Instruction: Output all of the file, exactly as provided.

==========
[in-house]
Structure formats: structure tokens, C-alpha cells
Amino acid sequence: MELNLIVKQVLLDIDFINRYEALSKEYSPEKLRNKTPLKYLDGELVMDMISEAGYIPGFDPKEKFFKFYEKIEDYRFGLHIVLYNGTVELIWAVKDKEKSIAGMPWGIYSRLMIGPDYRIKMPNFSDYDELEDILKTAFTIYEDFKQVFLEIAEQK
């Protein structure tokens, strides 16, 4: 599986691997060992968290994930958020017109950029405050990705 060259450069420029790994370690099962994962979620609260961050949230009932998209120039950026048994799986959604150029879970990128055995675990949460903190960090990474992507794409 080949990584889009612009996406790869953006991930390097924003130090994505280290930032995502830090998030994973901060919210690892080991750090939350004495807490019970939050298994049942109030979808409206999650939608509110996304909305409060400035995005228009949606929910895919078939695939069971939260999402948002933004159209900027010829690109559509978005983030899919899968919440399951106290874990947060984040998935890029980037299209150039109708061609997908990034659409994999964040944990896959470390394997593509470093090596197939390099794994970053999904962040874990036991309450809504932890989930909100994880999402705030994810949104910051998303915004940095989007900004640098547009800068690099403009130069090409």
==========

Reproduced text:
[in-house]
Structure formats: structure tokens, C-alpha cells
Amino acid sequence: MELNLIVKQVLLDIDFINRYEALSKEYSPEKLRNKTPLKYLDGELVMDMISEAGYIPGFDPKEKFFKFYEKIEDYRFGLHIVLYNGTVELIWAVKDKEKSIAGMPWGIYSRLMIGPDYRIKMPNFSDYDELEDILKTAFTIYEDFKQVFLEIAEQK
């Protein structure tokens, strides 16, 4: 599986691997060992968290994930958020017109950029405050990705 060259450069420029790994370690099962994962979620609260961050949230009932998209120039950026048994799986959604150029879970990128055995675990949460903190960090990474992507794409 080949990584889009612009996406790869953006991930390097924003130090994505280290930032995502830090998030994973901060919210690892080991750090939350004495807490019970939050298994049942109030979808409206999650939608509110996304909305409060400035995005228009949606929910895919078939695939069971939260999402948002933004159209900027010829690109559509978005983030899919899968919440399951106290874990947060984040998935890029980037299209150039109708061609997908990034659409994999964040944990896959470390394997593509470093090596197939390099794994970053999904962040874990036991309450809504932890989930909100994880999402705030994810949104910051998303915004940095989007900004640098547009800068690099403009130069090409």